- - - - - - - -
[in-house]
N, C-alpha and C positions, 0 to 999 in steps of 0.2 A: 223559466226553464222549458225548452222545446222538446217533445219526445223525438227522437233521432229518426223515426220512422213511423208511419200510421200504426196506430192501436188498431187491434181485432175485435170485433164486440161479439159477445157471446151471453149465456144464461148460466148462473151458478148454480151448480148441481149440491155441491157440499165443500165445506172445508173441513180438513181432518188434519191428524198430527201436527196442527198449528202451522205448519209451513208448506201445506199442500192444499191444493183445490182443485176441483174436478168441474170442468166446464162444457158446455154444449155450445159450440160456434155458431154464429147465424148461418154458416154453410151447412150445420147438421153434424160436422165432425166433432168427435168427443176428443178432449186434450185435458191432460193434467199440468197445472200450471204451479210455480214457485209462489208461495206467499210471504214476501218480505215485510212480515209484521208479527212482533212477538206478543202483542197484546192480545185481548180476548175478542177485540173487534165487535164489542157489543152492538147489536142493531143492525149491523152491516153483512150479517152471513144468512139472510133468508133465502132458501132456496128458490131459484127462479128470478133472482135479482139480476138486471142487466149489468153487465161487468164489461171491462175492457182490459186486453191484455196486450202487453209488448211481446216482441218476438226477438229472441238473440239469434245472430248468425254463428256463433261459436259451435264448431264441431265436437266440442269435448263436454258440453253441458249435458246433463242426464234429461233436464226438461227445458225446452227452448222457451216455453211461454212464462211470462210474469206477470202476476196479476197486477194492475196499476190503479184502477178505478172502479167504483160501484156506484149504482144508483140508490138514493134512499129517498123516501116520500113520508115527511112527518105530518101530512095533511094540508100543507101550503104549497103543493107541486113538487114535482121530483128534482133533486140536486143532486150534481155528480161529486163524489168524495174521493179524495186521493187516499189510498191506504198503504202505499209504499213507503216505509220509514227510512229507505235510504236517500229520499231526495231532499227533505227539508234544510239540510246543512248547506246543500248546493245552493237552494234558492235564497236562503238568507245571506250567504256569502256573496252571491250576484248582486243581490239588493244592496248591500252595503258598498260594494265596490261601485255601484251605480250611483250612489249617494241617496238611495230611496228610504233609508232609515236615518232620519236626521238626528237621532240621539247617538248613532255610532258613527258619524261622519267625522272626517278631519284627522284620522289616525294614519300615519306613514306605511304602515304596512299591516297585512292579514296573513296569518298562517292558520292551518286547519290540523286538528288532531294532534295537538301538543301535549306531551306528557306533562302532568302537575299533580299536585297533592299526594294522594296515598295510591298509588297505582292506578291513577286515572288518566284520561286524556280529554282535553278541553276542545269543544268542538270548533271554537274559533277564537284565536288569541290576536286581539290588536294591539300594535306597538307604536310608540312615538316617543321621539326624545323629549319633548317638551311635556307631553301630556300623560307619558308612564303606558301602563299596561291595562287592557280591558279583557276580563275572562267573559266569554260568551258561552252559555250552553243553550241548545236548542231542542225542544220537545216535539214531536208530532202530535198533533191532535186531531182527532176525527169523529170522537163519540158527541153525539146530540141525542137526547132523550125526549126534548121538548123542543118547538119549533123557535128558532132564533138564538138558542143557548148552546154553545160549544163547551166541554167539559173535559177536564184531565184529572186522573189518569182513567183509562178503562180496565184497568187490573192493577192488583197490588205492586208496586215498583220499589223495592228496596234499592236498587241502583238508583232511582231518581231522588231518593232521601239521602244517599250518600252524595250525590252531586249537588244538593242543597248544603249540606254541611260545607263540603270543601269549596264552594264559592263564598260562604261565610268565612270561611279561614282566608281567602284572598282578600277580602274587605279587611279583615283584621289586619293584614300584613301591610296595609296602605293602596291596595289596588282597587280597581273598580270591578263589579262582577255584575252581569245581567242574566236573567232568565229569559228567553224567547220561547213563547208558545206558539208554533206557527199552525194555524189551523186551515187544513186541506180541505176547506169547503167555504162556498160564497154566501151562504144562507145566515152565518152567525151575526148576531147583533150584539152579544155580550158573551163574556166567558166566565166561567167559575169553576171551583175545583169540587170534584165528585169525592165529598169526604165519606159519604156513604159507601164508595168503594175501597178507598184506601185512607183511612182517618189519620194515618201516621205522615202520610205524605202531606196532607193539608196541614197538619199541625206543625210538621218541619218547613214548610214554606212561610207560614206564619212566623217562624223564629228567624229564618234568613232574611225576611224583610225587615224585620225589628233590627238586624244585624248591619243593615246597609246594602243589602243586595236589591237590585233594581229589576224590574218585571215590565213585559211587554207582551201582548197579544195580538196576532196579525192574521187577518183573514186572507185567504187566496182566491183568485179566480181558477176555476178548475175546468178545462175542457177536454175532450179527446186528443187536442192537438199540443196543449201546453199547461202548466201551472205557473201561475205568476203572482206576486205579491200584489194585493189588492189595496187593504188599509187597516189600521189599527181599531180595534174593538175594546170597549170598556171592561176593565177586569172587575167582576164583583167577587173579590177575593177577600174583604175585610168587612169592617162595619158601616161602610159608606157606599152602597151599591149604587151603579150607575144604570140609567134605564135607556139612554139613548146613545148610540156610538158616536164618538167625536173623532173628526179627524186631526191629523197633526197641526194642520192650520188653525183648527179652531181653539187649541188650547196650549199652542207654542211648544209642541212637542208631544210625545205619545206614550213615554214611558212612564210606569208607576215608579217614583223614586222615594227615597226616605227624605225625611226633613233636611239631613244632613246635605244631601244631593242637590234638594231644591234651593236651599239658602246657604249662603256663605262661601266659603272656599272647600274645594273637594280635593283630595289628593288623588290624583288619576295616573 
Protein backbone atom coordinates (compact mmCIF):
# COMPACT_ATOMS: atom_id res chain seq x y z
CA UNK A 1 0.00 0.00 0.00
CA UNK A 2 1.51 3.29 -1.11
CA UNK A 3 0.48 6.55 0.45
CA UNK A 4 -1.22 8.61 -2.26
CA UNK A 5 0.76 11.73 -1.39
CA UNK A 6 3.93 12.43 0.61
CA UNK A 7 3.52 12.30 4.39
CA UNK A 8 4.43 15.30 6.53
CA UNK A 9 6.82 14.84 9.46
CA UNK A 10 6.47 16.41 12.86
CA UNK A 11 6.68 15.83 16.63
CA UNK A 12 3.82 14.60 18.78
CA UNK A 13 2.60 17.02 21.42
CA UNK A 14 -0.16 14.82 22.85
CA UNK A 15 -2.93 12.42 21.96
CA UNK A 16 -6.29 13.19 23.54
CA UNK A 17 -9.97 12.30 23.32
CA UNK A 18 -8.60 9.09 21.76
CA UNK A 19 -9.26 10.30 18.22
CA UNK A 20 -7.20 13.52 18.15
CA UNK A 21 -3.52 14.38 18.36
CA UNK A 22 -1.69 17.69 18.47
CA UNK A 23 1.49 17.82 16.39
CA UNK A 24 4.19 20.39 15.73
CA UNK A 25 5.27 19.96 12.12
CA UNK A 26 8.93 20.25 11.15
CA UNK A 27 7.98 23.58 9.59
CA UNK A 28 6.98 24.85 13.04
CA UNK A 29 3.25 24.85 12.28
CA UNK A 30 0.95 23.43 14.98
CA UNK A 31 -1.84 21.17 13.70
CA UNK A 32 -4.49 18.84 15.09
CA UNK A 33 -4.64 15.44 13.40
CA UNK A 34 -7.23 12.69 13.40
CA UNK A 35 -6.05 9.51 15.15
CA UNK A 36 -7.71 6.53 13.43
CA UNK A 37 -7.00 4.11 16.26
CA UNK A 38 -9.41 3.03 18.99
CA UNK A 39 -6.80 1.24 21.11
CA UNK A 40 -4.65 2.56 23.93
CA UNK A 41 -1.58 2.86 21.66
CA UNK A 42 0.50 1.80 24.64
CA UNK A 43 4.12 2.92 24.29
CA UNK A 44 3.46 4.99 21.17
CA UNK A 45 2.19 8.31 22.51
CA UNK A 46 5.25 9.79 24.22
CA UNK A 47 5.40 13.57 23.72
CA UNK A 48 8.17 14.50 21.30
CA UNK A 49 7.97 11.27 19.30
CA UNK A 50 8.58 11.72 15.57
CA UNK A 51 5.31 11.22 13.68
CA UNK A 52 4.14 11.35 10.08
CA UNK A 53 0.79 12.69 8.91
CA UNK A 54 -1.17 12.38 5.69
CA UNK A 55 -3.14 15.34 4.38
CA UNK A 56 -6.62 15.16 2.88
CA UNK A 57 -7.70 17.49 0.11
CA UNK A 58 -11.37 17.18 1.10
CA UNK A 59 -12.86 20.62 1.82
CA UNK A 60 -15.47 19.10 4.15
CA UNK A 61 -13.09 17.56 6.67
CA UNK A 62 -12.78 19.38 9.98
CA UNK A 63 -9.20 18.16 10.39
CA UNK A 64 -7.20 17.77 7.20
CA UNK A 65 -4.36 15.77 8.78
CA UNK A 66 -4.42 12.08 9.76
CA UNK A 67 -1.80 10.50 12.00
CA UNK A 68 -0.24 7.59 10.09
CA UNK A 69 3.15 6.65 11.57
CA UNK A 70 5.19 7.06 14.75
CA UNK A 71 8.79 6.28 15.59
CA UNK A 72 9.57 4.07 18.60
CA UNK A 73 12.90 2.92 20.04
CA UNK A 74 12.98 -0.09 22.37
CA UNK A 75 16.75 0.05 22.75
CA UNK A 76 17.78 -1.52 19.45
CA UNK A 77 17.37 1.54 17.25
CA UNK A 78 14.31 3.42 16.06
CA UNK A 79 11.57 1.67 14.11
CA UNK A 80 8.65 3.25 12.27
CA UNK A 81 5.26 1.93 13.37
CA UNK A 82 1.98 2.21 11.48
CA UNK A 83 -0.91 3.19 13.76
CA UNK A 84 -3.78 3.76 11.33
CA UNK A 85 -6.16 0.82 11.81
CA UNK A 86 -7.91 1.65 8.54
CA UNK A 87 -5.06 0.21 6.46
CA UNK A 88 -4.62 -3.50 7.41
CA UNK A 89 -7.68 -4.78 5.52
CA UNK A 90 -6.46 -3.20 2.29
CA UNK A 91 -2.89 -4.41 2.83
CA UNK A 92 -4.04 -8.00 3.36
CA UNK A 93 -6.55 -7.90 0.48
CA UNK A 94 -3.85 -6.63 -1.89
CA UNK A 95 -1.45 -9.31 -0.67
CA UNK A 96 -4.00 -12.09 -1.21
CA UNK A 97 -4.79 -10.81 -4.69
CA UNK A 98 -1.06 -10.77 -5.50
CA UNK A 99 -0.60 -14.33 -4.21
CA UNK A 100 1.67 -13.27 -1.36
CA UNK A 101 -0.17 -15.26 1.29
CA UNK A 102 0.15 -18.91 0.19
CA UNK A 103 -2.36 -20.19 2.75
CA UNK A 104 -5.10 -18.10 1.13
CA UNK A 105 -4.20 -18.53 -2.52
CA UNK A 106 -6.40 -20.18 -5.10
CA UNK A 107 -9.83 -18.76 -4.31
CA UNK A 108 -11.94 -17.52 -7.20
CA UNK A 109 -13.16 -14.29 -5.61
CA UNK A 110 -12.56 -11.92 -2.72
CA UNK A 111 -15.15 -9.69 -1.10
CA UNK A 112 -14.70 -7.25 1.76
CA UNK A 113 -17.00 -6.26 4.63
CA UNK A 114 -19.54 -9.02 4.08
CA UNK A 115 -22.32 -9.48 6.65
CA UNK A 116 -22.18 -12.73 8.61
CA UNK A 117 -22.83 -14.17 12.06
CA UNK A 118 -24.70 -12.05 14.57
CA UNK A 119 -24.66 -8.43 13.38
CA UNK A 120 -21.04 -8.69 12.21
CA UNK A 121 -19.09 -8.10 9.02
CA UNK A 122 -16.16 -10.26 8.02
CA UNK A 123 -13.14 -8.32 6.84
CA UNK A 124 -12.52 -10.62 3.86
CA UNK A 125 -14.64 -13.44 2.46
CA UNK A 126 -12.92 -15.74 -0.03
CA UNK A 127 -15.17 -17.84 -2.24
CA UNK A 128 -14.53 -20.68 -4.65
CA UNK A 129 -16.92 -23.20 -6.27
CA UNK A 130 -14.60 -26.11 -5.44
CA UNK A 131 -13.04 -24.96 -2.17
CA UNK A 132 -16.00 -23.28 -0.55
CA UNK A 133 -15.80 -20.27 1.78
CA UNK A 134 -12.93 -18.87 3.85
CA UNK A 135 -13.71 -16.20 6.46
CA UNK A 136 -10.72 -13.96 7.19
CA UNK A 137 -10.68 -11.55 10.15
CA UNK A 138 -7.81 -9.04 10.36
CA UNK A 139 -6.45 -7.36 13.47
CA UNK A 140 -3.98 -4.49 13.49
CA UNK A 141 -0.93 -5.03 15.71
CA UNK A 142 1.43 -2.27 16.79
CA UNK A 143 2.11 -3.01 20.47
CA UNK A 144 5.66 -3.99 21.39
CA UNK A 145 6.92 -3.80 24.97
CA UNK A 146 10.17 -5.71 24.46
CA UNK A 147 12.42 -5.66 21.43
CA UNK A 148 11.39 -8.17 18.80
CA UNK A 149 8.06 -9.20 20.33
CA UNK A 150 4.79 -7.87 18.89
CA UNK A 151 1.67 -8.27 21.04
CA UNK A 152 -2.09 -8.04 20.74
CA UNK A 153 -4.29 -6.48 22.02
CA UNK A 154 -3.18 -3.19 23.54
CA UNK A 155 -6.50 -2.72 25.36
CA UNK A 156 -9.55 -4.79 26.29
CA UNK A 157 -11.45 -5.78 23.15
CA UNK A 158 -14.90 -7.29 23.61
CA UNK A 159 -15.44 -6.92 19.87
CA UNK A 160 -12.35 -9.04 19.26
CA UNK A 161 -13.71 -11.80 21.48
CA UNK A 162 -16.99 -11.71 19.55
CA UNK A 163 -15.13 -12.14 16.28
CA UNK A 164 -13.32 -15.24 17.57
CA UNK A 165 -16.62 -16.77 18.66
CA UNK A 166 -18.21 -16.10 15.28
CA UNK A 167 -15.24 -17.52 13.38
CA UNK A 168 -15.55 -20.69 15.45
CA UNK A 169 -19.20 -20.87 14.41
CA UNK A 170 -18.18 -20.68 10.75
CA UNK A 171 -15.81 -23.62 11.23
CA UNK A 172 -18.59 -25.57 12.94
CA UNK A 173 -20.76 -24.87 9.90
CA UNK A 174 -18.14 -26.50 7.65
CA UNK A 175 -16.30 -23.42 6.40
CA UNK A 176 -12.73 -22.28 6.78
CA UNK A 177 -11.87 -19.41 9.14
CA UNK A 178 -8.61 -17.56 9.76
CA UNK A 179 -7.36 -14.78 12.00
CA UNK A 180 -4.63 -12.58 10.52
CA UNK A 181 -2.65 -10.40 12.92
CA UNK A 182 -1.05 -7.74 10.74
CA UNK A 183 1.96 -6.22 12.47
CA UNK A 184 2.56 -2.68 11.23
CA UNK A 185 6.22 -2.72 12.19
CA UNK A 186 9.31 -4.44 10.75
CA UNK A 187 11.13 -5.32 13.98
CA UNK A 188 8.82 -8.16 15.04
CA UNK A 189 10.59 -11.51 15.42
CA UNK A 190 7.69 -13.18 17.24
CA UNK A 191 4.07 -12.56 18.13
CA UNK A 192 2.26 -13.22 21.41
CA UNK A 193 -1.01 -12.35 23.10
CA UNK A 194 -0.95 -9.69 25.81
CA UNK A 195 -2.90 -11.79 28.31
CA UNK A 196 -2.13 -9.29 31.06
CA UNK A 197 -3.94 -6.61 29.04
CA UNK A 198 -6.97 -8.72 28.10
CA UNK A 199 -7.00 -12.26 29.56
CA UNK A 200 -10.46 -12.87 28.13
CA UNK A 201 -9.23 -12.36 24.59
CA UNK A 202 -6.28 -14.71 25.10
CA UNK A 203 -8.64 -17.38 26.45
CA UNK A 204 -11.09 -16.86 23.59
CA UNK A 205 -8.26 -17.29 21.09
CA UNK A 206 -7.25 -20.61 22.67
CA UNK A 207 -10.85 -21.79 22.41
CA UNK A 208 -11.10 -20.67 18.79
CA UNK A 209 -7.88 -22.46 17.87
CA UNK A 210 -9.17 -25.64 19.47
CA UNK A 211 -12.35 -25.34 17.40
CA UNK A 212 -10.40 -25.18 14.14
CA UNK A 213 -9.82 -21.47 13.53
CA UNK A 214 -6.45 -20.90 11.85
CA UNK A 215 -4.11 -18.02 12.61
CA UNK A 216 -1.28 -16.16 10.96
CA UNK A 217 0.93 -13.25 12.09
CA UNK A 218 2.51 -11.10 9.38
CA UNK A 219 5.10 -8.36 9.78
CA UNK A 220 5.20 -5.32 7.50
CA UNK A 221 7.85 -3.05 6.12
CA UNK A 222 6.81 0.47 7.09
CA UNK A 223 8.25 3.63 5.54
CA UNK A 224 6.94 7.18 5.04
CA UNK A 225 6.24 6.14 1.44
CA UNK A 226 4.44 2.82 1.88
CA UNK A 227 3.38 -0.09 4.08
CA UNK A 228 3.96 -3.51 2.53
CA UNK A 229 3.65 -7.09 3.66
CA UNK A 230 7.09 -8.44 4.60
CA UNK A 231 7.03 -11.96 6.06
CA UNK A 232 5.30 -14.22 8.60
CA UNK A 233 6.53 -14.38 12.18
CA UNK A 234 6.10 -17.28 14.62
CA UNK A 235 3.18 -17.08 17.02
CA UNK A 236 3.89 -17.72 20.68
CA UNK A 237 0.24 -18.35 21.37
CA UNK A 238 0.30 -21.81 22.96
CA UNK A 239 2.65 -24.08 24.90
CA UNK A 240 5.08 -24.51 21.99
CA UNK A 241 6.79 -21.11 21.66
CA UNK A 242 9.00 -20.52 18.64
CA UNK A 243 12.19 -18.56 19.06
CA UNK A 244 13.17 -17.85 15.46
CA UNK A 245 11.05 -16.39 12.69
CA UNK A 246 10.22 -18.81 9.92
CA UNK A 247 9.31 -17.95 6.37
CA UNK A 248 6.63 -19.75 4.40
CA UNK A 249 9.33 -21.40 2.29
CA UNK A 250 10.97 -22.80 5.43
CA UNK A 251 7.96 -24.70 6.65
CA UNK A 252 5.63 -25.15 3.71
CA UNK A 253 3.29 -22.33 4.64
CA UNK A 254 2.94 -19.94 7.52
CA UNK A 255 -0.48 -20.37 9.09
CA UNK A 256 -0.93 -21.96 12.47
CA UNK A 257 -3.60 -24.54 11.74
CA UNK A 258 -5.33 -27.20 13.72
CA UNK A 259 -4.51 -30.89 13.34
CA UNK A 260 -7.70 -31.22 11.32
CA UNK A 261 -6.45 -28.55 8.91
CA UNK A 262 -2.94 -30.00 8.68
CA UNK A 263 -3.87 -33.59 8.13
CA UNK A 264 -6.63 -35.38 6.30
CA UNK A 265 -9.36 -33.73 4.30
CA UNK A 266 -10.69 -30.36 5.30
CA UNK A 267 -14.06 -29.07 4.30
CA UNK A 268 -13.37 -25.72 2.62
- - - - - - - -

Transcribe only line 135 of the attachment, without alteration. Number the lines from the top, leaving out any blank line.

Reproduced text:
CA UNK A 131 -13.04 -24.96 -2.17